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Phenotypic variation is suggested to facilitate the persistence of environmentally growing pathogens under environmental change. Here we hypothesized that the intensive farming environment induces higher phenotypic variation in microbial pathogens than natural environment, because of high stochasticity for growth and stronger survival selection compared to the natural environment. We tested the hypothesis with an opportunistic fish pathogen Flavobacterium columnare isolated either from fish farms or from natural waters. We measured growth parameters of two morphotypes from all isolates in different resource concentrations and two temperatures relevant for the occurrence of disease epidemics at farms and tested their virulence using a zebrafish (Danio rerio) infection model. According to our hypothesis, isolates originating from the fish farms had higher phenotypic variation in growth between the morphotypes than the isolates from natural waters. The difference was more pronounced in higher resource concentrations and the higher temperature, suggesting that phenotypic variation is driven by the exploitation of increased outside‐host resources at farms. Phenotypic variation of virulence was not observed based on isolate origin but only based on morphotype. However, when in contact with the larger fish, the less virulent morphotype of some of the isolates also had high virulence. As the less virulent morphotype also had higher growth rate in outside‐host resources, the results suggest that both morphotypes can contribute to F. columnare epidemics at fish farms, especially with current prospects of warming temperatures. Our results suggest that higher phenotypic variation per se does not lead to higher virulence, but that environmental conditions at fish farms could select isolates with high phenotypic variation in bacterial population and hence affect evolution in F. columnare at fish farms. Our results highlight the multifaceted effects of human‐induced environmental alterations in shaping epidemiology and evolution in microbial pathogens.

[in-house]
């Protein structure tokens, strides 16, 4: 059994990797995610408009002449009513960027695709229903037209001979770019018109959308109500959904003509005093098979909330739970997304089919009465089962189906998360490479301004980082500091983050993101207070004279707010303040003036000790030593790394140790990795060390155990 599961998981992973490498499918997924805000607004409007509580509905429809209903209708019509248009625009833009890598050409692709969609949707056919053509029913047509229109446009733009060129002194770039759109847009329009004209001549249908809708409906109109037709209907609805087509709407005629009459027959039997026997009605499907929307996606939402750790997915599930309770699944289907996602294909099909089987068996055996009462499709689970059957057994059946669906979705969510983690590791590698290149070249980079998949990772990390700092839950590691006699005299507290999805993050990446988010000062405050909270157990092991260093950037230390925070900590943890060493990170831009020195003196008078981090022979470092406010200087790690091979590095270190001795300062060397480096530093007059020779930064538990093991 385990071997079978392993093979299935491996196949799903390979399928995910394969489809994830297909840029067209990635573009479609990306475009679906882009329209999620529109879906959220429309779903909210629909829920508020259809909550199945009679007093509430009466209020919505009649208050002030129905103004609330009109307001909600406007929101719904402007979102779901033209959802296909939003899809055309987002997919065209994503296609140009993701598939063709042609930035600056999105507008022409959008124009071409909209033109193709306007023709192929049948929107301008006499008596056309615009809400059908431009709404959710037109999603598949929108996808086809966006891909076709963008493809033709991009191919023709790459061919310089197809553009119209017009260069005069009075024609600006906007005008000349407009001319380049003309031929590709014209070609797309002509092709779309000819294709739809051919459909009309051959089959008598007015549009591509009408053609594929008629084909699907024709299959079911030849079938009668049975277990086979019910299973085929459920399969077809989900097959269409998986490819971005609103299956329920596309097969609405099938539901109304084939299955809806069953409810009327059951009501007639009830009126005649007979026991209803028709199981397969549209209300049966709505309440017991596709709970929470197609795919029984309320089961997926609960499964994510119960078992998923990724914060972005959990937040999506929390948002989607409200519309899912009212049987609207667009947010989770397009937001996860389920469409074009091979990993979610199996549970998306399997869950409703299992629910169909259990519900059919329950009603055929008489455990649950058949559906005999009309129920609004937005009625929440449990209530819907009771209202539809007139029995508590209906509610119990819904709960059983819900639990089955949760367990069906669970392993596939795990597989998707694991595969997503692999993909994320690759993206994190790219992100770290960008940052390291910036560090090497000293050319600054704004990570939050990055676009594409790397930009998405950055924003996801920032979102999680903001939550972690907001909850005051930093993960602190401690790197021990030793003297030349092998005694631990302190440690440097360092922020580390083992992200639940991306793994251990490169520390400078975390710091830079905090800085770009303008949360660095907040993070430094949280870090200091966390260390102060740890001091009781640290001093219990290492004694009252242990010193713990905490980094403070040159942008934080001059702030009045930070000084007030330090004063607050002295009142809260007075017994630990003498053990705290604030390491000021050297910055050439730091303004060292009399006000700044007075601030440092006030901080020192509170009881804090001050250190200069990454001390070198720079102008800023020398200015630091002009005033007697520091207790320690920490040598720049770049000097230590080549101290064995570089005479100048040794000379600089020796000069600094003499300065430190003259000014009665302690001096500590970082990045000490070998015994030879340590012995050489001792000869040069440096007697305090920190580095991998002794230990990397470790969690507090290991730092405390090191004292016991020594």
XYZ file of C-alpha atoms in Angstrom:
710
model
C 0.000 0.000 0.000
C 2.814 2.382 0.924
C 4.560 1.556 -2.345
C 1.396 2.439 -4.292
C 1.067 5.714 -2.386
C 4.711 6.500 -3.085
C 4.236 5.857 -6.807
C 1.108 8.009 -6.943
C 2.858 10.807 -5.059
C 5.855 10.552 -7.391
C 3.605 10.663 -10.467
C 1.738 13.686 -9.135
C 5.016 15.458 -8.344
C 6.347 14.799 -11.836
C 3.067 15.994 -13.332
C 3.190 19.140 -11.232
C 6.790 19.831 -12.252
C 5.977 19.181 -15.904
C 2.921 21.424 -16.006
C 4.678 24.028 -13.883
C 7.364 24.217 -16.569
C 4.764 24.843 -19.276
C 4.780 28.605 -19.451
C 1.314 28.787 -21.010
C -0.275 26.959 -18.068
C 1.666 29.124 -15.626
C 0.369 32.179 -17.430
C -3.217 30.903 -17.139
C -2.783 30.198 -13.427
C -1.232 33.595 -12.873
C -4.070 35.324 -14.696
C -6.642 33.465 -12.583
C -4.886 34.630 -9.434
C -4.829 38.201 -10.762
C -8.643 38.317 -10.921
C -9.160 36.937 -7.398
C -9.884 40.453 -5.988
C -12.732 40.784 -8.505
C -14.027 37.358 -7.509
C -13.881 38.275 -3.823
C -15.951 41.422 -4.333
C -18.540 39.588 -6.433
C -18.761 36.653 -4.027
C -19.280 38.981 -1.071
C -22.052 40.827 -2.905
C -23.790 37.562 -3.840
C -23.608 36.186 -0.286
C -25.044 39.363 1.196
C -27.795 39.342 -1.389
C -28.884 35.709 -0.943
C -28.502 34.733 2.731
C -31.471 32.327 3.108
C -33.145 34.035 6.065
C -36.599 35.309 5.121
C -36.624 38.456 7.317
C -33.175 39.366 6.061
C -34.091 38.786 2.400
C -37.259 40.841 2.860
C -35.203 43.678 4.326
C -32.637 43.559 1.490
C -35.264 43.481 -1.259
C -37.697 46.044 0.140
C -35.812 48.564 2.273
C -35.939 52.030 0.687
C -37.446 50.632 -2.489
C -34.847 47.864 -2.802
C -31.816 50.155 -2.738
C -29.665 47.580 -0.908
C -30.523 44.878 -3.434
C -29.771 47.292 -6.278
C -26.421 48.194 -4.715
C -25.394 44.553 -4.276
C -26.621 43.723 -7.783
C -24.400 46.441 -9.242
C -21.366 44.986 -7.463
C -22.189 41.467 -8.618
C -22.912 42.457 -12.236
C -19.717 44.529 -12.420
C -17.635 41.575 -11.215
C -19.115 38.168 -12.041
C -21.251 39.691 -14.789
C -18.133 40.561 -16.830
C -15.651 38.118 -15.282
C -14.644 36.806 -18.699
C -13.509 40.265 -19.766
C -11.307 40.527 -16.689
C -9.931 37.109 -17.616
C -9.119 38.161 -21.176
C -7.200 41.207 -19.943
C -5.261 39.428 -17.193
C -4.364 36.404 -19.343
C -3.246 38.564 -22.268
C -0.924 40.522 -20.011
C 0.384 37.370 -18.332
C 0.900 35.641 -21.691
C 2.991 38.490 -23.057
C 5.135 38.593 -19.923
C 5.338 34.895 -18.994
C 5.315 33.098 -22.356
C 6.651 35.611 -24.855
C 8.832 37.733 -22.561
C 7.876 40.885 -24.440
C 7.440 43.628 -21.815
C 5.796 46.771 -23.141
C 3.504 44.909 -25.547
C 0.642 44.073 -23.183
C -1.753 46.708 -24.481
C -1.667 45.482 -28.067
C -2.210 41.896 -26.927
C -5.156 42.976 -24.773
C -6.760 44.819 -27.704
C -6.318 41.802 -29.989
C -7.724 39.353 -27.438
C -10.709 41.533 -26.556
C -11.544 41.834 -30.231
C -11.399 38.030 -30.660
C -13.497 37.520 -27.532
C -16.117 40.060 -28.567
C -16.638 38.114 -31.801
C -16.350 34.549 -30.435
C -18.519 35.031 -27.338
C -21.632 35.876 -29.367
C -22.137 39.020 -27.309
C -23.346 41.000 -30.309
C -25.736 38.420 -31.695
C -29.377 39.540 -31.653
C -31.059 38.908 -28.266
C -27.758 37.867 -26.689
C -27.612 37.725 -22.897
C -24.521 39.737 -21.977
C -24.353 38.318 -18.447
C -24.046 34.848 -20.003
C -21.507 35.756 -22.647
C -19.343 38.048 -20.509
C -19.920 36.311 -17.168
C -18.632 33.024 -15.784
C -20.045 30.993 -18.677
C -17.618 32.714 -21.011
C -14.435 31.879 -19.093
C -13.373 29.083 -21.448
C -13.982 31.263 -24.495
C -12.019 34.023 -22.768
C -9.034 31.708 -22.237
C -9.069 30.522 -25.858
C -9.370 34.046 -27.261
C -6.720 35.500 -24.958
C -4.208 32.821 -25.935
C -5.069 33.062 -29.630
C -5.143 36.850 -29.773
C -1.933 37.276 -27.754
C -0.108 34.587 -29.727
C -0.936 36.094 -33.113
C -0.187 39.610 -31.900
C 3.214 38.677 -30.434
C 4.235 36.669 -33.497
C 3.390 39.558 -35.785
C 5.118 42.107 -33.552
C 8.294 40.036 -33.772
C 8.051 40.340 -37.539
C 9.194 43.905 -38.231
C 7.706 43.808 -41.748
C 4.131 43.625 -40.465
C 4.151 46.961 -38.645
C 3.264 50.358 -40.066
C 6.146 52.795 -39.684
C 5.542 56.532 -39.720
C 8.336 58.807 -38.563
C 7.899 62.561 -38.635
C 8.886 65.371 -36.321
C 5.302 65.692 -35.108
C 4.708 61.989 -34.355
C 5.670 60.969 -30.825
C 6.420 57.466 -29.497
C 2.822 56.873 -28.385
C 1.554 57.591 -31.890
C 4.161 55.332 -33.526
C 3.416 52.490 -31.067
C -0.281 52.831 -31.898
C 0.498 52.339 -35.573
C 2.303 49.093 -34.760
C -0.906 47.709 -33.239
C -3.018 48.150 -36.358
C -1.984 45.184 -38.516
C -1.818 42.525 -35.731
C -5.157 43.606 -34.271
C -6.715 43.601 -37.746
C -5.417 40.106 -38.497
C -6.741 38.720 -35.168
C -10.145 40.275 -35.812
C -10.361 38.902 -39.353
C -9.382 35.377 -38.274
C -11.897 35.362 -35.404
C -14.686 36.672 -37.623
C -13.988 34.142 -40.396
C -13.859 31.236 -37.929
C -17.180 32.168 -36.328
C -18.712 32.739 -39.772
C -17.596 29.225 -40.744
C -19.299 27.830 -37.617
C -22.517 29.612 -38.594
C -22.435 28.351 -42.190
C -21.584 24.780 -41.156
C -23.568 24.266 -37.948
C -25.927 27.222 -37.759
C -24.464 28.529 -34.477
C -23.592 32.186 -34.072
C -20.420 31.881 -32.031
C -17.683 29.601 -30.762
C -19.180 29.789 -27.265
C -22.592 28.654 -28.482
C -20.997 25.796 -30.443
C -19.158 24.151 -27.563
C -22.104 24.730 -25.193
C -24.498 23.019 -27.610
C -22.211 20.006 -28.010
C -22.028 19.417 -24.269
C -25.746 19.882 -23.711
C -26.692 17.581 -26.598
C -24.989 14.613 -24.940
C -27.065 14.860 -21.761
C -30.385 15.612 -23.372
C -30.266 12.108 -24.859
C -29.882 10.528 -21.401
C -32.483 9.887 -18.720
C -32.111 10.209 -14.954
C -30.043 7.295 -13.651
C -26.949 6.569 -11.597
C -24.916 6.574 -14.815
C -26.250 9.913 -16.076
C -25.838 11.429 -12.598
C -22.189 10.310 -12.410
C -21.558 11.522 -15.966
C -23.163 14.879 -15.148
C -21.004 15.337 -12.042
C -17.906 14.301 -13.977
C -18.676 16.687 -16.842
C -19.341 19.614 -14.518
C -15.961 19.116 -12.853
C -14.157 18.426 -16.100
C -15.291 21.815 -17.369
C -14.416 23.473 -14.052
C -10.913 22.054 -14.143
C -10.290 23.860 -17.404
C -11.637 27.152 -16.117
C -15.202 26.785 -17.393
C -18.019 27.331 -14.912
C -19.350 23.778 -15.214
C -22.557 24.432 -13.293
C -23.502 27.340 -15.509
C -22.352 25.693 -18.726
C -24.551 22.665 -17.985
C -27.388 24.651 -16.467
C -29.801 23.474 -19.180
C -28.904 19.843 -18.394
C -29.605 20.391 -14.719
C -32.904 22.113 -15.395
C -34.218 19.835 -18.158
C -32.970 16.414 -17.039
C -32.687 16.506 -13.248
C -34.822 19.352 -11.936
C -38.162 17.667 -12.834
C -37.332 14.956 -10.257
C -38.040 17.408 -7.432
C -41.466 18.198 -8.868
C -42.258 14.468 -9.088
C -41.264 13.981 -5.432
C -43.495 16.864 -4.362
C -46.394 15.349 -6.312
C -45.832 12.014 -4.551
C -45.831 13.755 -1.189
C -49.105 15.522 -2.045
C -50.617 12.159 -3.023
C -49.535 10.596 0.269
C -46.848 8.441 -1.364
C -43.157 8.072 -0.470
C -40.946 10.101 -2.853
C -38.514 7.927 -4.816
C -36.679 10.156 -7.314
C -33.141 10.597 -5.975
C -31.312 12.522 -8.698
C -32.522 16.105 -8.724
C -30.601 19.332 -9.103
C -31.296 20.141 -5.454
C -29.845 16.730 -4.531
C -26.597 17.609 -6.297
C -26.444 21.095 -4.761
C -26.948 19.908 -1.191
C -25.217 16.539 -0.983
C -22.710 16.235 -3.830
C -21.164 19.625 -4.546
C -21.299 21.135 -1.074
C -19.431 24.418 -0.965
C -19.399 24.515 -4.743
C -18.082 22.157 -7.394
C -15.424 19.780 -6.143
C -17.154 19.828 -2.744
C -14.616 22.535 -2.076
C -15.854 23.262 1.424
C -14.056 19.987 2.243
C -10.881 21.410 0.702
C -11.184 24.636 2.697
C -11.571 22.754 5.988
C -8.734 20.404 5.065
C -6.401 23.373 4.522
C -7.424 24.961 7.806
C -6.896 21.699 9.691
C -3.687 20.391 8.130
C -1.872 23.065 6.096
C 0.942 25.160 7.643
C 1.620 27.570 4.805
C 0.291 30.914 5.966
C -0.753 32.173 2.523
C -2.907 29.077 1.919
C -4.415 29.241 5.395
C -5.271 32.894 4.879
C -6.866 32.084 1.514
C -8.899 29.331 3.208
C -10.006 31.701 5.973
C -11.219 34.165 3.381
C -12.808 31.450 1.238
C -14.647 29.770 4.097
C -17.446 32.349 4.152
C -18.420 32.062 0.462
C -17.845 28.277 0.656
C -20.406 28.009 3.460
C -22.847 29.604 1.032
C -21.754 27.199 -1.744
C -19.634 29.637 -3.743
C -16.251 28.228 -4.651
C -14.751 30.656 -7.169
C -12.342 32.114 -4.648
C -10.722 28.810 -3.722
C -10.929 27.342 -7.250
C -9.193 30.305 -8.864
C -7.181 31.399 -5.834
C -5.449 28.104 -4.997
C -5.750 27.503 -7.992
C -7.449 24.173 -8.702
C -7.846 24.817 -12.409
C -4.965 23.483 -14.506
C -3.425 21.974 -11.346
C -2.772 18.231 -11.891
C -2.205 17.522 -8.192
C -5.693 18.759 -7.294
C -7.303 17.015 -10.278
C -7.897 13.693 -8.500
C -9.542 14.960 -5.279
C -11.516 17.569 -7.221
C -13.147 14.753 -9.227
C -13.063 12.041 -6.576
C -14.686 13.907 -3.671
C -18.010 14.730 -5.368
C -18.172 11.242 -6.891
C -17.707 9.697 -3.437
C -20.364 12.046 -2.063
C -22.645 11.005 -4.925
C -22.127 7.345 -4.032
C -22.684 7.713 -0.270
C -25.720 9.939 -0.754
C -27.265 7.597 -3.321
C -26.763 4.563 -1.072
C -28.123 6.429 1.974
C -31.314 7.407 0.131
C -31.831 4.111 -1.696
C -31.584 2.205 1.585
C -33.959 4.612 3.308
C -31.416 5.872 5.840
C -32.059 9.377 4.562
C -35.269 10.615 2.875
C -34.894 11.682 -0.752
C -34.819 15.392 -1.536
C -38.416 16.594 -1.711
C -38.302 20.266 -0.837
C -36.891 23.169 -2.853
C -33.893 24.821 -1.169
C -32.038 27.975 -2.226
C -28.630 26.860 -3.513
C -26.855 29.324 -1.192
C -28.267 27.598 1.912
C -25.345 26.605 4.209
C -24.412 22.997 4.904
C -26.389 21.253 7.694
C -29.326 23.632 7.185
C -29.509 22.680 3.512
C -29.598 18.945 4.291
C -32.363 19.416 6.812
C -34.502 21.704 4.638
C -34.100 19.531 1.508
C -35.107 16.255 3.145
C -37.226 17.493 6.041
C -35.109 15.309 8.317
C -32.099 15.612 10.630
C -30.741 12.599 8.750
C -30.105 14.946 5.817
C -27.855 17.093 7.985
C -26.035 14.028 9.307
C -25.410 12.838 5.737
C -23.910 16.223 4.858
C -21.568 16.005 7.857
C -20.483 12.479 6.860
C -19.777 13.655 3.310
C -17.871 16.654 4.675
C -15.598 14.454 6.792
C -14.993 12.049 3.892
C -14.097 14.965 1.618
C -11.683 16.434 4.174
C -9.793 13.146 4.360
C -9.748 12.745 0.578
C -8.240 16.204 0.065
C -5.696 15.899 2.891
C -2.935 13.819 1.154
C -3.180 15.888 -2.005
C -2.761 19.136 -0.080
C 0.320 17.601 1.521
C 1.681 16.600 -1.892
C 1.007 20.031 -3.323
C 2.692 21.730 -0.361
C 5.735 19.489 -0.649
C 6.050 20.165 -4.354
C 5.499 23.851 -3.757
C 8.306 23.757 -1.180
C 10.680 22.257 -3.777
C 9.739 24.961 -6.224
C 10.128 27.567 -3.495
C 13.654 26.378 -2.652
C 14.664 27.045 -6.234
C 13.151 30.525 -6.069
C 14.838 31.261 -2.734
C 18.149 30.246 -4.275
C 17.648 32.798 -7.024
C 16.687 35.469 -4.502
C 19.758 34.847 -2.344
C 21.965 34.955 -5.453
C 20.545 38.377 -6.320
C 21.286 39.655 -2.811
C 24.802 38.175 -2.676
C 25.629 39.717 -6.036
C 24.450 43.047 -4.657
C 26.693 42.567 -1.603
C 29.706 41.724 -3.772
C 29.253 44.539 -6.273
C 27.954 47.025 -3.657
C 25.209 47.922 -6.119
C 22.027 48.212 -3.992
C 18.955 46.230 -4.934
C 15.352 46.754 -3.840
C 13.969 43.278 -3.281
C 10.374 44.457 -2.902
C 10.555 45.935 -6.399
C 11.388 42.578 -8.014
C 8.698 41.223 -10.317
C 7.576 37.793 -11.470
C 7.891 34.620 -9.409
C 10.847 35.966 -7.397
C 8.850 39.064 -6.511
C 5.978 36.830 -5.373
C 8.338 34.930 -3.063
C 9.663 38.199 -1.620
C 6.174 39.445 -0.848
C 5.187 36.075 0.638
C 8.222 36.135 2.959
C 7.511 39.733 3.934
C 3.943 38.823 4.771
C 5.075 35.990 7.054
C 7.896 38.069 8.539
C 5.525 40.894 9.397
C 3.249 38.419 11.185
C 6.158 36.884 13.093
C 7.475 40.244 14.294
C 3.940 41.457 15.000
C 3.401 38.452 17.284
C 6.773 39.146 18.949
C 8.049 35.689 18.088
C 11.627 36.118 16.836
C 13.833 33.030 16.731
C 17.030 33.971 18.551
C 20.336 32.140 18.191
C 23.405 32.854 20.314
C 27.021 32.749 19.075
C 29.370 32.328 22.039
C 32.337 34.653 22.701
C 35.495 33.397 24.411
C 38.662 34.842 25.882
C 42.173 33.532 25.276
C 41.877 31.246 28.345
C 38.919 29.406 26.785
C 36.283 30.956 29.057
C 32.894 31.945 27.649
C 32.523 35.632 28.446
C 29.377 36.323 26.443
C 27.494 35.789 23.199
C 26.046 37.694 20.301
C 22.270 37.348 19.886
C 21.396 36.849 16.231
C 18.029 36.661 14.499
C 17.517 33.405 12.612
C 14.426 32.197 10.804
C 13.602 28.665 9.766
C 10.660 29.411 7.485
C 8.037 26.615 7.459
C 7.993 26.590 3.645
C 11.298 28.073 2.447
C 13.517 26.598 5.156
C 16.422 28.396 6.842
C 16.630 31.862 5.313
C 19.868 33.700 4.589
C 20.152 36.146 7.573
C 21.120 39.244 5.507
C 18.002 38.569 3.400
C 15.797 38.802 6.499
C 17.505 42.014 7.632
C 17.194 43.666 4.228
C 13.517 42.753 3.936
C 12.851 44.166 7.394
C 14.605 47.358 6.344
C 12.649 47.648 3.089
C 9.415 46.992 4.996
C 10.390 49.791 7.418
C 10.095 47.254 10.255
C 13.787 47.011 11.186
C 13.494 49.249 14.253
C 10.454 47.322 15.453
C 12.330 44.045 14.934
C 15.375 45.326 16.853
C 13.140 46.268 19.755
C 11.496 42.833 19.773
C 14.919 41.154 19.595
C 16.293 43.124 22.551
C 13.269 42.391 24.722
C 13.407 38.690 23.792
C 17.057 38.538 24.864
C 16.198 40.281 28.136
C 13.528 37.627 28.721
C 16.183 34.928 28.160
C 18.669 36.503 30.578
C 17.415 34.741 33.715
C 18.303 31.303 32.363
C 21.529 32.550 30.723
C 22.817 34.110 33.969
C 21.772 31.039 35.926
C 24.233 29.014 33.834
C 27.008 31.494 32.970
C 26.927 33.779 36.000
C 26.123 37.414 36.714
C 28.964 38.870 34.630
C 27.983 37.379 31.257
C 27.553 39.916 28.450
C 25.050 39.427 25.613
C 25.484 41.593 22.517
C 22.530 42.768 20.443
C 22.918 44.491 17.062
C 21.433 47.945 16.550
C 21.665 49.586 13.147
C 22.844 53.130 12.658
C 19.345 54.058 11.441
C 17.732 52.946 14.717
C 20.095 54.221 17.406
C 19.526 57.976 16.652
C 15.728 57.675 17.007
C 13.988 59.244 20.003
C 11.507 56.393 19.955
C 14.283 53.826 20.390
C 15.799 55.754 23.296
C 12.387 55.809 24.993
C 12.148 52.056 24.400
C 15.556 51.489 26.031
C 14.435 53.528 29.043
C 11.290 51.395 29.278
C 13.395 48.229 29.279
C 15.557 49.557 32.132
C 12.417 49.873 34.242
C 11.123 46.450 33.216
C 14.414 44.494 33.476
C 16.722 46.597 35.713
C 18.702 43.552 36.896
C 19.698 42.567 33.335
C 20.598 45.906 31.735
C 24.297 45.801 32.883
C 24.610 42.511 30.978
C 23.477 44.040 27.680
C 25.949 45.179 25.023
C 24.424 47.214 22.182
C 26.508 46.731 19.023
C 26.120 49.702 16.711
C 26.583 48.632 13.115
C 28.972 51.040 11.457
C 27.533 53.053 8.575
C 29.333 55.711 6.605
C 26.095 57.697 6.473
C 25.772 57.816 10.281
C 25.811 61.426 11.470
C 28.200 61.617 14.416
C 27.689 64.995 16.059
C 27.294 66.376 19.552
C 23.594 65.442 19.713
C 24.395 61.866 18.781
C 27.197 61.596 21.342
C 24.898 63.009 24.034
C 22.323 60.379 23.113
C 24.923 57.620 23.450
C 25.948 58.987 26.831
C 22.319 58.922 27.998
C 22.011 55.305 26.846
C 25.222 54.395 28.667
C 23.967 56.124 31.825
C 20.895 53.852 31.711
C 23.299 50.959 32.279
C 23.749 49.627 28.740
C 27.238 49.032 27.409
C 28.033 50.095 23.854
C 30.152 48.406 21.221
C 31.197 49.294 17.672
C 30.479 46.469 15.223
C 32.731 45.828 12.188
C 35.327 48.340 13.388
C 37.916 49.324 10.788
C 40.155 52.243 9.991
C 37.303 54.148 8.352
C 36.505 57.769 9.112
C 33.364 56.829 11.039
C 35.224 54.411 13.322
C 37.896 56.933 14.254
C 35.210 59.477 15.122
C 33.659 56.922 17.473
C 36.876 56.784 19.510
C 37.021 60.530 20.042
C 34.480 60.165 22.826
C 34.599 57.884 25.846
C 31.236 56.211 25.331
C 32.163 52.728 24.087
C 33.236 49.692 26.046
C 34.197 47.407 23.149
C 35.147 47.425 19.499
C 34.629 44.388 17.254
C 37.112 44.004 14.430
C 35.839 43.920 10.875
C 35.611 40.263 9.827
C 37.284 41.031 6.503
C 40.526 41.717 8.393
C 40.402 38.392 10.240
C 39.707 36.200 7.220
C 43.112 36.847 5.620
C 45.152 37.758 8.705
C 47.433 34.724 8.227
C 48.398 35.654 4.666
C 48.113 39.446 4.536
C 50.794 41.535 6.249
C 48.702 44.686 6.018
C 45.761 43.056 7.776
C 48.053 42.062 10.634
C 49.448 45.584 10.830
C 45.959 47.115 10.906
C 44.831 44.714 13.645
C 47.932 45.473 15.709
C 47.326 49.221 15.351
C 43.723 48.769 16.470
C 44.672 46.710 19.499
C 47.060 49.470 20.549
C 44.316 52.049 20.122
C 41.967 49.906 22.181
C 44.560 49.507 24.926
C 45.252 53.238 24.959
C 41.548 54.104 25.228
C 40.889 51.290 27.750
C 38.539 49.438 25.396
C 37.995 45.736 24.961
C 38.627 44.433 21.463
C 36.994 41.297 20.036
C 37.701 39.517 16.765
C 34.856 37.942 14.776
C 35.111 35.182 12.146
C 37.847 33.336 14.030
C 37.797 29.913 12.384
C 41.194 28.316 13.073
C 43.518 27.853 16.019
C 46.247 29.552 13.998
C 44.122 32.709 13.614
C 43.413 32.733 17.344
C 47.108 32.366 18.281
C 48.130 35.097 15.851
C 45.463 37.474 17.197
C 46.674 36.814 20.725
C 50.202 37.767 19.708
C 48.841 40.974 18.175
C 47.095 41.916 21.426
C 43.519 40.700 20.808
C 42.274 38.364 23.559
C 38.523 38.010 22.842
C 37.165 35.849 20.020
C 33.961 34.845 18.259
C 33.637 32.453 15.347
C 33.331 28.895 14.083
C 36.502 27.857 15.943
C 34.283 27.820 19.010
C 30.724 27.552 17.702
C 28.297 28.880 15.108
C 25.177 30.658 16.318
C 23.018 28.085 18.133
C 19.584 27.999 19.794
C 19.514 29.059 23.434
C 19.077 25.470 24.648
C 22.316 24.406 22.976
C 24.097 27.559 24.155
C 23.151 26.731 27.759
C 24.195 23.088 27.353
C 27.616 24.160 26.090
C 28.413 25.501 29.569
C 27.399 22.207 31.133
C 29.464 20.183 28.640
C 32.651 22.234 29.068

... Additional experiments are needed to determine the interactive effects of predator's generalization, larval group size, larval defensive displays, and color. To assess whether predation risk for yellow-and white-bodied larvae varies among N. lecontei populations, future research should also test for differences in the survival of white-and yellow-bodied larvae across their geographical range and across different visual backgrounds (Rojas et al. 2014;Rönkä et al. 2020). ...
... Thus, rather than strong top-down selection by predators and pathogens, bottom-up selection via host-plant characteristics may have driven shifts in warning color among N. lecontei populations. This finding contrasts with strong top-down selection pressures that may explain endogenously produced polymorphic and polytypic warning color in Arctia plantaginis (Rönkä et al. 2020) and polytypic warning color in Heliconius melpomene. Historical demographic analyses suggest that H. melpomene radiated into areas already occupied by another, more abundant aposematic species, H. erato (e.g., Turner et al. 1996;Mallet and Joron 1999;Kronforst and Gilbert 2008;Quek et al. 2010). ...